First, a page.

By Jeanne Starmack
In Tim Wagner’s cozy living room on Coronado Avenue, a local celebrity was making herself at home under his piano bench.
Billie Jean, a young three-legged hound mix who is pretty well-known now in Wagner’s North Side neighborhood, was stretched out and having a snooze during a little break from entertaining visitors.
Tara McKibben and Tess Tessier, who fostered Billie Jean for several weeks after she was found homeless and hurt June 17 at the tennis courts at Crandall Park, were among last week’s visitors. So was Gretchen Brown, the woman who took her in that first night and got her to the Animal Care Hospital in Hubbard. So was Moris Jadue, the man who found her and did his best to coax her out of the tennis courts with a bowl of food.
She was scared. She wouldn’t come to Jadue, and that’s why he called Brown for help. The dog’s leg was sticking out at a strange angle, and the vet in Hubbard eventually amputated it. Billie Jean, who was wearing a brown collar with no tags when Jadue found her, had been shot in that leg, the vet determined, estimating that she’d been suffering for three weeks.
Brown, who was unable to foster the dog, searched through social networks for someone who could. McKibben and Tessier said they’d do it — but, they realized, they would be unable to keep her permanently. So they put out a call for a permanent home for her, worrying that if she didn’t leave them soon it would traumatize her to uproot her again. She was making herself at home at their house on Goleta Avenue. But she wasn’t really at home yet.
It turned out that McKibben and Tessier didn’t have to look far to find that permanent home for the dog, whom they’d named after tennis great Billie Jean King.
A previous Vindicator story on her had prompted about $2,000 in donations for her vet care and a waiting list of people who were interested in adopting her.
But it was Wagner, Jadue’s next-door neighbor, who ended up with her after Jadue remembered he’d talked previously of wanting to adopt a dog.
Wagner, who lived near the real Billie Jean King when he was in college in Philadelphia and knew her, even decided not to change the dog’s name.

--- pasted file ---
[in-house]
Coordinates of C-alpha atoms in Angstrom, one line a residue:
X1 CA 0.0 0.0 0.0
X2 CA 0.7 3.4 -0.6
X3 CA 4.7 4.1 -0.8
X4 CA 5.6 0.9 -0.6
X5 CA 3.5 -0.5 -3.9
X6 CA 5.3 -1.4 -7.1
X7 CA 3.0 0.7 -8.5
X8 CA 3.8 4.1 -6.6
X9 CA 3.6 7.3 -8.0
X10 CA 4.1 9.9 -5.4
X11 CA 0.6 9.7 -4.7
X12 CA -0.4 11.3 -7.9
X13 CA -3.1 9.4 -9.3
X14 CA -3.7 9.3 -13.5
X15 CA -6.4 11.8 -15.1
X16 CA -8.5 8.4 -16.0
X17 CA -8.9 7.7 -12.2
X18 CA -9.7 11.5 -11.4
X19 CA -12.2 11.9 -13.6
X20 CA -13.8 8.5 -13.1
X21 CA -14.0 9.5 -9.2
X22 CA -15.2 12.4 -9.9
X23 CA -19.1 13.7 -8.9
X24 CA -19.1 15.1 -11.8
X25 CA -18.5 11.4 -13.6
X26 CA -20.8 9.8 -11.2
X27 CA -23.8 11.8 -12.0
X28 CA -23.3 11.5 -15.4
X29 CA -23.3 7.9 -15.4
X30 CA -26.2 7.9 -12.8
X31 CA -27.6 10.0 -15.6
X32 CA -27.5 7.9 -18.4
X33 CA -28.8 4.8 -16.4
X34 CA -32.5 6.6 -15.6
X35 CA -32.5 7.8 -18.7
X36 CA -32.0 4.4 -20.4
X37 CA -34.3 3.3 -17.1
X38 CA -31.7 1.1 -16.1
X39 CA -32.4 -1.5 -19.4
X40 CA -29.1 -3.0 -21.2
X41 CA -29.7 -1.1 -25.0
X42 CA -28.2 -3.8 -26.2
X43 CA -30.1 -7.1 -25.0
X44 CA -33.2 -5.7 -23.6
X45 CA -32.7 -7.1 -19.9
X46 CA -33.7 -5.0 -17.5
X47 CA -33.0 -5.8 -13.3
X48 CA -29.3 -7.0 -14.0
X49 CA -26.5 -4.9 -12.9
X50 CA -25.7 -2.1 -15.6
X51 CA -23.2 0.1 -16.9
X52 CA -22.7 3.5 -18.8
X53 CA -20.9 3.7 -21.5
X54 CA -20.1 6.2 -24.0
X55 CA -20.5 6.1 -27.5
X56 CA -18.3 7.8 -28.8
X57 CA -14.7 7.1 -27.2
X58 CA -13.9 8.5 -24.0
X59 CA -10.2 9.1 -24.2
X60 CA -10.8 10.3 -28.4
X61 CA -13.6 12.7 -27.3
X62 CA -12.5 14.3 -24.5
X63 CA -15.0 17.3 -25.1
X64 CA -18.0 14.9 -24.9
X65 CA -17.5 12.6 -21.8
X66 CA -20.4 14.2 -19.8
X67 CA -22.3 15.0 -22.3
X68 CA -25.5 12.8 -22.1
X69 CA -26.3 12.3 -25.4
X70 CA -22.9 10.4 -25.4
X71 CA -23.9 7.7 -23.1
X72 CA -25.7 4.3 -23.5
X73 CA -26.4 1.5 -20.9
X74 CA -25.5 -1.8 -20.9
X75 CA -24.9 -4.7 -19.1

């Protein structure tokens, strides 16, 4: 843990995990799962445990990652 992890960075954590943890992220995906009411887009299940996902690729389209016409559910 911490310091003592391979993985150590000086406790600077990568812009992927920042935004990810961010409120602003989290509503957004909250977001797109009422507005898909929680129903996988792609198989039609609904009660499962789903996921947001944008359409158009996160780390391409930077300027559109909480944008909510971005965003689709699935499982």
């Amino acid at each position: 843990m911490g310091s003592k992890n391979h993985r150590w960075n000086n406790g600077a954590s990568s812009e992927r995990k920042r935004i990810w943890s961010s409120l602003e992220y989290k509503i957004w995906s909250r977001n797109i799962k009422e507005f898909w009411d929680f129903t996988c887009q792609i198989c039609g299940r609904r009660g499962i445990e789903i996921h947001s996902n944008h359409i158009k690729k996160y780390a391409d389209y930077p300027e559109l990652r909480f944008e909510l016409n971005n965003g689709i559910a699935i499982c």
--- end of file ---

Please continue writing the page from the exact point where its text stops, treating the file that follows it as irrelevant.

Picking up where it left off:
“She’s in the best place,” said Tessier. “This is a good match.”
Wagner, an artist and writer who is deaf in one ear and partially deaf in the other, loves the fact that Billie Jean is a barker with a deep, robust voice. She alerts him to visitors he might not hear at the door if he’s busy in the kitchen.
She also loves to ride in the car, which is good because she often travels to her other home, a 50-acre farm of woods and fields owned by Bert Wagner, Tim’s 92-year-old father, in Grove City, Pa.
Since the Vindicator story appeared in early July, Wagner said, he can’t walk Billie Jean without someone in his neighborhood recognizing her and wanting to visit with her.
“She’s brought us all together,” said Tessier.
“This has helped us to know each other better,” Jadue agreed. The group is even planning to have a Billie Jean party later this month, inviting everyone who had a hand in caring for her.
Wagner said he is heartened to see how much people genuinely care about the well-being of animals — included in Billie Jean’s circle of visitors last week was Mike McGarry, a representative for a pet-food company that donated money and 60 pounds of premium dog food to her. Ohio Pet Foods in Lisbon asked her down for a visit then made the donation.
Brown said she tried to send a thank-you note to everyone who donated, but she believes she missed some donors who didn’t give their names. She wants to make sure everyone knows their donation is appreciated.
Under the piano bench, Billie Jean awoke. She inched her way out and made her way around the room again, visiting all her friends.
This time, she was not only making herself at home. She was at home.